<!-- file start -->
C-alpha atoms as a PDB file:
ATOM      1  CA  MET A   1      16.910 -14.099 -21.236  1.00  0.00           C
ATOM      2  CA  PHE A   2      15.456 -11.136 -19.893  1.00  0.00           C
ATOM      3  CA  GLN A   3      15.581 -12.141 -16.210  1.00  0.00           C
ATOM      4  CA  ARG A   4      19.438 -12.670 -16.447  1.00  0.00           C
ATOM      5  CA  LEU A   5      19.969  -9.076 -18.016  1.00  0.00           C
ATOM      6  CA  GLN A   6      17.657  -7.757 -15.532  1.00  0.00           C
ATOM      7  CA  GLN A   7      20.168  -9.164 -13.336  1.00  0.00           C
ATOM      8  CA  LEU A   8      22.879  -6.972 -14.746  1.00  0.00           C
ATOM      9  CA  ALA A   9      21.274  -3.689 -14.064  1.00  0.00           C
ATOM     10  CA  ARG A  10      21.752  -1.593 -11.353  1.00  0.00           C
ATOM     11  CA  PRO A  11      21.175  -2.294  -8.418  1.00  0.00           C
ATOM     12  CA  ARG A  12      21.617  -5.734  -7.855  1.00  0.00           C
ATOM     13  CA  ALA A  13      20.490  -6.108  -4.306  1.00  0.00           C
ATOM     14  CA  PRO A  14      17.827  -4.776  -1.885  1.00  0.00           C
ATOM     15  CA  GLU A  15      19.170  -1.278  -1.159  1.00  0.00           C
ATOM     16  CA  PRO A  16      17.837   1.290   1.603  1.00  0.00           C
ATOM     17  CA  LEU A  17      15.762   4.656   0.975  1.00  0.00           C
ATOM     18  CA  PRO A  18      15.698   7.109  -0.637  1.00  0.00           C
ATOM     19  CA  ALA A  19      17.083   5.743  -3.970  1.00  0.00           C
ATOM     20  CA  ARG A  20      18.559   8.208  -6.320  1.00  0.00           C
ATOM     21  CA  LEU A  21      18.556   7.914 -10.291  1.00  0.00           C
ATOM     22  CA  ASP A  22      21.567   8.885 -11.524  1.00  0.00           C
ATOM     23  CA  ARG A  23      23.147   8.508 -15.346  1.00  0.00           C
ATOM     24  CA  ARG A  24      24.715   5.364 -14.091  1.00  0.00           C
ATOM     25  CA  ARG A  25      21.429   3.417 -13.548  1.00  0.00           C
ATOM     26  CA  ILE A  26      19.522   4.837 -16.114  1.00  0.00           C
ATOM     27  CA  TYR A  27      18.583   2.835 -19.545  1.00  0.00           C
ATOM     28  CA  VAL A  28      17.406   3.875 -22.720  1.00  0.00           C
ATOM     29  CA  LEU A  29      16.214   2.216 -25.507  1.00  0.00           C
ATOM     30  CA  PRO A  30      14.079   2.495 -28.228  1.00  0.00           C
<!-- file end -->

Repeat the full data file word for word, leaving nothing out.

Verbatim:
C-alpha atoms as a PDB file:
ATOM      1  CA  MET A   1      16.910 -14.099 -21.236  1.00  0.00           C
ATOM      2  CA  PHE A   2      15.456 -11.136 -19.893  1.00  0.00           C
ATOM      3  CA  GLN A   3      15.581 -12.141 -16.210  1.00  0.00           C
ATOM      4  CA  ARG A   4      19.438 -12.670 -16.447  1.00  0.00           C
ATOM      5  CA  LEU A   5      19.969  -9.076 -18.016  1.00  0.00           C
ATOM      6  CA  GLN A   6      17.657  -7.757 -15.532  1.00  0.00           C
ATOM      7  CA  GLN A   7      20.168  -9.164 -13.336  1.00  0.00           C
ATOM      8  CA  LEU A   8      22.879  -6.972 -14.746  1.00  0.00           C
ATOM      9  CA  ALA A   9      21.274  -3.689 -14.064  1.00  0.00           C
ATOM     10  CA  ARG A  10      21.752  -1.593 -11.353  1.00  0.00           C
ATOM     11  CA  PRO A  11      21.175  -2.294  -8.418  1.00  0.00           C
ATOM     12  CA  ARG A  12      21.617  -5.734  -7.855  1.00  0.00           C
ATOM     13  CA  ALA A  13      20.490  -6.108  -4.306  1.00  0.00           C
ATOM     14  CA  PRO A  14      17.827  -4.776  -1.885  1.00  0.00           C
ATOM     15  CA  GLU A  15      19.170  -1.278  -1.159  1.00  0.00           C
ATOM     16  CA  PRO A  16      17.837   1.290   1.603  1.00  0.00           C
ATOM     17  CA  LEU A  17      15.762   4.656   0.975  1.00  0.00           C
ATOM     18  CA  PRO A  18      15.698   7.109  -0.637  1.00  0.00           C
ATOM     19  CA  ALA A  19      17.083   5.743  -3.970  1.00  0.00           C
ATOM     20  CA  ARG A  20      18.559   8.208  -6.320  1.00  0.00           C
ATOM     21  CA  LEU A  21      18.556   7.914 -10.291  1.00  0.00           C
ATOM     22  CA  ASP A  22      21.567   8.885 -11.524  1.00  0.00           C
ATOM     23  CA  ARG A  23      23.147   8.508 -15.346  1.00  0.00           C
ATOM     24  CA  ARG A  24      24.715   5.364 -14.091  1.00  0.00           C
ATOM     25  CA  ARG A  25      21.429   3.417 -13.548  1.00  0.00           C
ATOM     26  CA  ILE A  26      19.522   4.837 -16.114  1.00  0.00           C
ATOM     27  CA  TYR A  27      18.583   2.835 -19.545  1.00  0.00           C
ATOM     28  CA  VAL A  28      17.406   3.875 -22.720  1.00  0.00           C
ATOM     29  CA  LEU A  29      16.214   2.216 -25.507  1.00  0.00           C
ATOM     30  CA  PRO A  30      14.079   2.495 -28.228  1.00  0.00           C